Take these expenses into account when planning your budget. The biggest ticket item—flooring—might surprise you, but you can make design choices to help control it.


As with any other major home renovation, you have to apply for and be granted a building permit, plus electrical and plumbing permits depending on the scope of your project. Permit application fees widely vary based on where you live and what you plan to do, but you can expect to spend around $0.15 cents per square foot, at least in New York State.


This is arguably the most important step—and you definitely don’t want to cheap out. Waterproofing your basement protects your investment from minor rain-day leaks up to full-blown hurricane-level flooding. You’ll need to do this first, and you can expect it to cost approximately $4,500. If there’s existing water damage, you can expect to tack on an additional $2,850 for basement drainage repair.


No matter what style of home you have or how old it is, the plumbing pipes pass through the basement. For a properly finished basement, all of the plumbing must be up to code and properly covered. If you want to add a bathroom to your basement, you’ll need to have the pipes extended and the fixtures installed. The total cost to finish a basement with a bathroom ranges from $8,000 to $15,000 on average.

Your basement may also need a drainage system and sump pump. If your area is prone to flooding or your building codes require it, you may not have a choice. The type of soil that surrounds your home is another factor that determines whether or not a sump pump is mandatory; an engineering firm or landscape architect can do a soil assessment to give you the information you need. The average cost to have a sump pump installed is just under $600. Having backup power for your sump pump isn’t a bad idea either, especially if you live in hurricane territory.

vanessa francis basement

Courtesy of Vanessa Francis


Because many areas do not allow DIY electrical work, you will have to hire a licensed electrician to install outlets and properly wire your basement. Electrical work for a finished basement averages around $1,325; you can expect to pay $75 to $500 per electrical outlet.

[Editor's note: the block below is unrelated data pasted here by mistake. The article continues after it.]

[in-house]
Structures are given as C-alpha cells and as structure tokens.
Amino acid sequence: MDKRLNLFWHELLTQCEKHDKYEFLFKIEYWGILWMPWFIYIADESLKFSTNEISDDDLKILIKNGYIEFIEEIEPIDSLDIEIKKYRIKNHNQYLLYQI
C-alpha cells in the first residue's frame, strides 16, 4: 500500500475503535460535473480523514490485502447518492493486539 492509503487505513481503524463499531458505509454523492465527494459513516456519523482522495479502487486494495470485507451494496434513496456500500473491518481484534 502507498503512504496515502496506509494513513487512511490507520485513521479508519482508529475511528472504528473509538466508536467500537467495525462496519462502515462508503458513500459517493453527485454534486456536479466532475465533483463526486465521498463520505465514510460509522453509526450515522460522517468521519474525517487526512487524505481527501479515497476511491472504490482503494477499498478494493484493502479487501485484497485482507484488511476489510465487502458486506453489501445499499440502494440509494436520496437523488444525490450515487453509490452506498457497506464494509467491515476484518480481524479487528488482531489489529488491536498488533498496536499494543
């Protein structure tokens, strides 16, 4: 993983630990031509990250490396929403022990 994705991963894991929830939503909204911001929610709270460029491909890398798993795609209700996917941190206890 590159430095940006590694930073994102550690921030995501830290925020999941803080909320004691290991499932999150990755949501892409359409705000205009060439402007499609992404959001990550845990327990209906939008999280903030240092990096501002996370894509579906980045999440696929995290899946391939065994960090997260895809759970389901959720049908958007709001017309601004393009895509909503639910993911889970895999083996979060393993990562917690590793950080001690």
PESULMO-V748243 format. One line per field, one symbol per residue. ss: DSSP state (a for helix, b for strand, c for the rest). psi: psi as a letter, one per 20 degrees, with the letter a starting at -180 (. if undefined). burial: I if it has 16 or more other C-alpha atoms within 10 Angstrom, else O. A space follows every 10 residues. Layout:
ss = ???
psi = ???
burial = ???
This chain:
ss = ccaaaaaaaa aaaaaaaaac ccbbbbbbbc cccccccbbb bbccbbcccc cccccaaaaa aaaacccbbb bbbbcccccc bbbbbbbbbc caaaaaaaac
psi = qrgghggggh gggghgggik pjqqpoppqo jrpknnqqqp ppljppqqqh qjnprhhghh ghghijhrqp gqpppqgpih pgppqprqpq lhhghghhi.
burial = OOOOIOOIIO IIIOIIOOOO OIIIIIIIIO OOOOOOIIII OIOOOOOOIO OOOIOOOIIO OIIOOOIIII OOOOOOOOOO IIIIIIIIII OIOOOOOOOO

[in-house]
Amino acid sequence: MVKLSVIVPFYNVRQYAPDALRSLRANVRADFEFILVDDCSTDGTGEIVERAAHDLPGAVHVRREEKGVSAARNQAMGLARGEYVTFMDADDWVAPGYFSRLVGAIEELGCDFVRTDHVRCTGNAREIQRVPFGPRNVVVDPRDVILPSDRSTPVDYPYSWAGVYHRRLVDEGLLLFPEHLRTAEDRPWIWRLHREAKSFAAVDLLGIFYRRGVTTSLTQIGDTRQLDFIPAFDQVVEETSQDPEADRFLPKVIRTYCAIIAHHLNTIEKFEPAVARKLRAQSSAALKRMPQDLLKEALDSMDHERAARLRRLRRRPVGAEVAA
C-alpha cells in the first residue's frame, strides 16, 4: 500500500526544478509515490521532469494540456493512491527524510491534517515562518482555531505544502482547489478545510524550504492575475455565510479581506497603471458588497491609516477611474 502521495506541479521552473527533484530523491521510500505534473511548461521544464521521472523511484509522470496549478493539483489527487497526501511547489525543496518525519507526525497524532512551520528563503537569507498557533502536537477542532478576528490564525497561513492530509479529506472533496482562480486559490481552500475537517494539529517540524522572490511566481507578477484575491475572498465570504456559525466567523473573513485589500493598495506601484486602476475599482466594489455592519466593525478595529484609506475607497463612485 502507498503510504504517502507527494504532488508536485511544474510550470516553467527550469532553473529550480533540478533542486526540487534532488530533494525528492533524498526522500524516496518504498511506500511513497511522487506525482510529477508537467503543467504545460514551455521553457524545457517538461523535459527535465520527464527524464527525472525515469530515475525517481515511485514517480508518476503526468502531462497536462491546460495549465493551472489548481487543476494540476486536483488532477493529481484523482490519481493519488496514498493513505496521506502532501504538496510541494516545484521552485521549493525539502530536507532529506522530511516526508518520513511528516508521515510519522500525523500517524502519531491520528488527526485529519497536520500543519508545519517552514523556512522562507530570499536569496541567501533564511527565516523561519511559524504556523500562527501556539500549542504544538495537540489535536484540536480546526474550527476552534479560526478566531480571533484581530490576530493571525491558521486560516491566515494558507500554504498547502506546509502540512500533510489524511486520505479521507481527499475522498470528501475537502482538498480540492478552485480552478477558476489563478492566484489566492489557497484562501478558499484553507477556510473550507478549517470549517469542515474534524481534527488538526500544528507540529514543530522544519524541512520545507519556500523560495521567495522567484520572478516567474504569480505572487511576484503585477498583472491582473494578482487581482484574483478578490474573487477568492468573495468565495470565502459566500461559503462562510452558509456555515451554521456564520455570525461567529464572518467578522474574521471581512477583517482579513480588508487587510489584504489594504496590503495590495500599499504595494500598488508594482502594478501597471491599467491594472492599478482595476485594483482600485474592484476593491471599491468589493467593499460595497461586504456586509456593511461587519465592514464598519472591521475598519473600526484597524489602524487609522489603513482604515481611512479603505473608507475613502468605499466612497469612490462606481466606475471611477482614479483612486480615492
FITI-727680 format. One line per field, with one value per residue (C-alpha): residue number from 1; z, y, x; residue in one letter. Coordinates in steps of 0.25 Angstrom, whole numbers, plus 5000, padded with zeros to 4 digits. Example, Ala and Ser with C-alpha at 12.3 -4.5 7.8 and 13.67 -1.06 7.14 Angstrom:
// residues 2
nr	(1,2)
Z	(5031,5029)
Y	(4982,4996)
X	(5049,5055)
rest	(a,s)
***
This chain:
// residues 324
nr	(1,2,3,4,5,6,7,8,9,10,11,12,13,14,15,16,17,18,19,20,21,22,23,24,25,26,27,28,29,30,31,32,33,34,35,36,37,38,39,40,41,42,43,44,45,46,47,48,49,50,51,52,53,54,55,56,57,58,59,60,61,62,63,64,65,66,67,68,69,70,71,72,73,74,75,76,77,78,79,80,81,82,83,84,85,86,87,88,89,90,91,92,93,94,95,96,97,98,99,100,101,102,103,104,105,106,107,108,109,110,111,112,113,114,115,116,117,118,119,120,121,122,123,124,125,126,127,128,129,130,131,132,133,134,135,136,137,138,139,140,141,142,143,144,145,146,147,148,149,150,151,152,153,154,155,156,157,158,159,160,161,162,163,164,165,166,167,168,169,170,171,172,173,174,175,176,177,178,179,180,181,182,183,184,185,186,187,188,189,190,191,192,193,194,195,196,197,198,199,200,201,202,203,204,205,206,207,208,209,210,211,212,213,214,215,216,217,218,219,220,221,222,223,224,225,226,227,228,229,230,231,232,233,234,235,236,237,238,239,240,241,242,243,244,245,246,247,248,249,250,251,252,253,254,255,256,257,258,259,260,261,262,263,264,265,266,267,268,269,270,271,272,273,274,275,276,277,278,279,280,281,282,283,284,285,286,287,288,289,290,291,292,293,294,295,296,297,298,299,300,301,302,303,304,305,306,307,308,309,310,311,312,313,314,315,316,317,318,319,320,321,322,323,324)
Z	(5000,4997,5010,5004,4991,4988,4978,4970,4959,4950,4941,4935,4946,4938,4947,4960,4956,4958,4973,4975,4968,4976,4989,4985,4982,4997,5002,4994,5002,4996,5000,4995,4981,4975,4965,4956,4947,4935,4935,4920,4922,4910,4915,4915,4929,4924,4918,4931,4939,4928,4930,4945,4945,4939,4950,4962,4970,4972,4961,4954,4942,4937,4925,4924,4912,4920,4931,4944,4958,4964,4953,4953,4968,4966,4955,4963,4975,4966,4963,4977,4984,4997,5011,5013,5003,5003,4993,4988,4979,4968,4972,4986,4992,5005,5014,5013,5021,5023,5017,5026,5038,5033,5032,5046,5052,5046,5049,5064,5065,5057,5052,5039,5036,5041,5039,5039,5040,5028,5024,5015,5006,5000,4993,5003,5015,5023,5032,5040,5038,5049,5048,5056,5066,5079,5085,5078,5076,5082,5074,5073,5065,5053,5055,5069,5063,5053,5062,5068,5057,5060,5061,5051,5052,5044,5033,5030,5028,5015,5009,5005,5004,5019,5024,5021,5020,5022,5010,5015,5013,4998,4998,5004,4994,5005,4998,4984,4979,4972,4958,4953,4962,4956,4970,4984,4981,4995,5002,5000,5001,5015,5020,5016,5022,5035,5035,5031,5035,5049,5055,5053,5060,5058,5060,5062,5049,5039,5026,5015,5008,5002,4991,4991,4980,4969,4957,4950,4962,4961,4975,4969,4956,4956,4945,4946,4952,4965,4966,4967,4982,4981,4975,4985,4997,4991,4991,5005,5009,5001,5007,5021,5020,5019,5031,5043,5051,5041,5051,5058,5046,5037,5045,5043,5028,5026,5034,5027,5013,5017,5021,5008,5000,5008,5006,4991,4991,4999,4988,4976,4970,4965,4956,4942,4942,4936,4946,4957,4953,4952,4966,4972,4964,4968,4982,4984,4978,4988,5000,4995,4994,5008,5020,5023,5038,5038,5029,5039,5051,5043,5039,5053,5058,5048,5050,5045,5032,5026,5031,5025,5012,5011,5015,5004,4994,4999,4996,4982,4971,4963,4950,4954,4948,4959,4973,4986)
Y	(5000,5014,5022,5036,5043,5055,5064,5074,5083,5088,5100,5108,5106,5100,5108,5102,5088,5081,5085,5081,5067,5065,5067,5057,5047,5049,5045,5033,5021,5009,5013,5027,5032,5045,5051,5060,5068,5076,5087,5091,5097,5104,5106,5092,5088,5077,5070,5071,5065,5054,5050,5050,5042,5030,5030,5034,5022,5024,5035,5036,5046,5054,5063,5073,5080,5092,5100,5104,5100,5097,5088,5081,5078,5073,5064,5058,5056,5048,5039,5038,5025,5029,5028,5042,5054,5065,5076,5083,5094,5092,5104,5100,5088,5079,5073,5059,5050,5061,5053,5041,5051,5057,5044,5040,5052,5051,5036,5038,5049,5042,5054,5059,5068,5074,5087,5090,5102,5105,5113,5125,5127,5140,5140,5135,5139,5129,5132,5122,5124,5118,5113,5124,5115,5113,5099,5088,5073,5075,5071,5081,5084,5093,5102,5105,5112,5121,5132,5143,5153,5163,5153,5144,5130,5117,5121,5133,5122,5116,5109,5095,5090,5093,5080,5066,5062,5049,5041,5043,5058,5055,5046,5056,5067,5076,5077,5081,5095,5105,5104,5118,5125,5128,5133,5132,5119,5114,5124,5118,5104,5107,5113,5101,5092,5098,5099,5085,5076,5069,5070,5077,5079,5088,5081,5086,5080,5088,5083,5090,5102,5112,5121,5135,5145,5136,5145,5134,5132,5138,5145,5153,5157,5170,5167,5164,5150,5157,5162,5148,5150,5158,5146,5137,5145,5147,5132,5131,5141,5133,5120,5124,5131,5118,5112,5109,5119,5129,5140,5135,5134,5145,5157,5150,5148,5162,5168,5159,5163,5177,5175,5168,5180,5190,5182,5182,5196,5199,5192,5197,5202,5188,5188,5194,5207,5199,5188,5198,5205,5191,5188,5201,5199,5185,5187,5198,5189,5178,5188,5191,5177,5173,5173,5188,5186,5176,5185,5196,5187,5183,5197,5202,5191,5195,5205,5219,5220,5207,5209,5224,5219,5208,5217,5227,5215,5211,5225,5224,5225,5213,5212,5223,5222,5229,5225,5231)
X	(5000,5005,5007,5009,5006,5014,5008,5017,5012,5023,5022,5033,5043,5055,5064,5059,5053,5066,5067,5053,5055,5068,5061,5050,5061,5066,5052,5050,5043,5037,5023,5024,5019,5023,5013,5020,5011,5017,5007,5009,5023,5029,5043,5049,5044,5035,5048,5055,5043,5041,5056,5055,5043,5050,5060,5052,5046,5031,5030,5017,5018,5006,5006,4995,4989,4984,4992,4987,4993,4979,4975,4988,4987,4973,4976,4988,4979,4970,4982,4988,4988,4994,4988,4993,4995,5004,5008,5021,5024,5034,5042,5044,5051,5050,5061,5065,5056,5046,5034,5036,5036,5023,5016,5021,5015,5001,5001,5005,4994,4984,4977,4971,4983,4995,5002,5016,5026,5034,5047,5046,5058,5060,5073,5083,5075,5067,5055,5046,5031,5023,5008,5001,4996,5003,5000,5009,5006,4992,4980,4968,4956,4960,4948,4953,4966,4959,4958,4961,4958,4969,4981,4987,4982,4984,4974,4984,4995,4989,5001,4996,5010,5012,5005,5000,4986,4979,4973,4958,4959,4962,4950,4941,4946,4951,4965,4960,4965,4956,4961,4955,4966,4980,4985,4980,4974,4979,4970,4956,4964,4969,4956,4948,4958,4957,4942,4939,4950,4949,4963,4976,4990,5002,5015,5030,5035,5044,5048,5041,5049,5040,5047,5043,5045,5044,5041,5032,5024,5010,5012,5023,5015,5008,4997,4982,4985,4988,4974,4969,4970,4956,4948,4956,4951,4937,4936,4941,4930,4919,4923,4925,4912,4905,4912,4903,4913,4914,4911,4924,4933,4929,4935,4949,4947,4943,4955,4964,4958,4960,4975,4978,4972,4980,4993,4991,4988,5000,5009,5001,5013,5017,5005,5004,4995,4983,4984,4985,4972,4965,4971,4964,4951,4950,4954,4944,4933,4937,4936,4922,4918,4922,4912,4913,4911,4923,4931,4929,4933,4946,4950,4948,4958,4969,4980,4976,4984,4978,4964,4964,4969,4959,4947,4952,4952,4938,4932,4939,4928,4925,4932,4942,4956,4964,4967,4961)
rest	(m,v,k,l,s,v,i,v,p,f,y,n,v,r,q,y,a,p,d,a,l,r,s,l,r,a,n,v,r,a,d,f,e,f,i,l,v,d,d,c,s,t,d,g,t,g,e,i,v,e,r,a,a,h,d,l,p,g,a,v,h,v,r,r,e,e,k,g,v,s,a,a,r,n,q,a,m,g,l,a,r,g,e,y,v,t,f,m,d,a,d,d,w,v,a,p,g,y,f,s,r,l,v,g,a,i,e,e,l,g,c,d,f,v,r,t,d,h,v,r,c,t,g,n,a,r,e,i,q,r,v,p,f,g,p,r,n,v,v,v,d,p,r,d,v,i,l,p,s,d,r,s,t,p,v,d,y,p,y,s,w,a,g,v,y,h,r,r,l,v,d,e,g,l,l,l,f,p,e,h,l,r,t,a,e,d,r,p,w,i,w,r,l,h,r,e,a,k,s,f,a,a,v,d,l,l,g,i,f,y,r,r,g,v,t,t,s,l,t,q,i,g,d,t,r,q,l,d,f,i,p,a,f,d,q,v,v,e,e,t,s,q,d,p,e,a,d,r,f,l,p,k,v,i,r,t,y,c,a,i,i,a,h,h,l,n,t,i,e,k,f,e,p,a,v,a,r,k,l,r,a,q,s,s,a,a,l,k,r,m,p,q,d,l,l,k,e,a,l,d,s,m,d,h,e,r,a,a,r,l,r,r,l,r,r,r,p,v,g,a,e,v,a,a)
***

The bulk of your costs, the materials required to finish a basement include concrete, lumber for framing, insulation, flooring, and drywall. This doesn’t include interior design finishings like paint, lighting, and hardware. It costs $1,795 on average to frame a basement, not including insulation and drywall.

The finishing touch before the furniture and flat screens come in, drywall and flooring don’t have to be a huge renovation cost. Choosing waterproof basement flooring like vinyl is crucial; hardwood isn’t practical unless your basement is very dry because it’s prone to warping and splitting if it gets wet. Vinyl plank flooring costs, on average, $2 to $7 per square foot, according to This Old House. Drywall is cheaper with an average cost of $0.15 to 0.65 cents per square foot (approximately $10 per panel).

Is a Finished Basement Worth It?

Ultimately, yes, you’ll probably recoup most of the cost to finish your basement. A finished basement not only increases your home’s useable square footage, but it also increases your home’s value. The return on investment is between 70 to 80 percent on average, so while you may not see all of your money come back, you will see most of it. According to Rocket Mortgage, a home with a finished basement that cost $10,000 can add nearly $8,000 to the asking price.

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Kate McGregor is House Beautiful’s SEO Editor. She has covered everything from curated decor round-ups and shopping guides, to glimpses into the home lives of inspiring creatives, for publications such as ELLE Decor, Domino, and Architectural Digest’s Clever.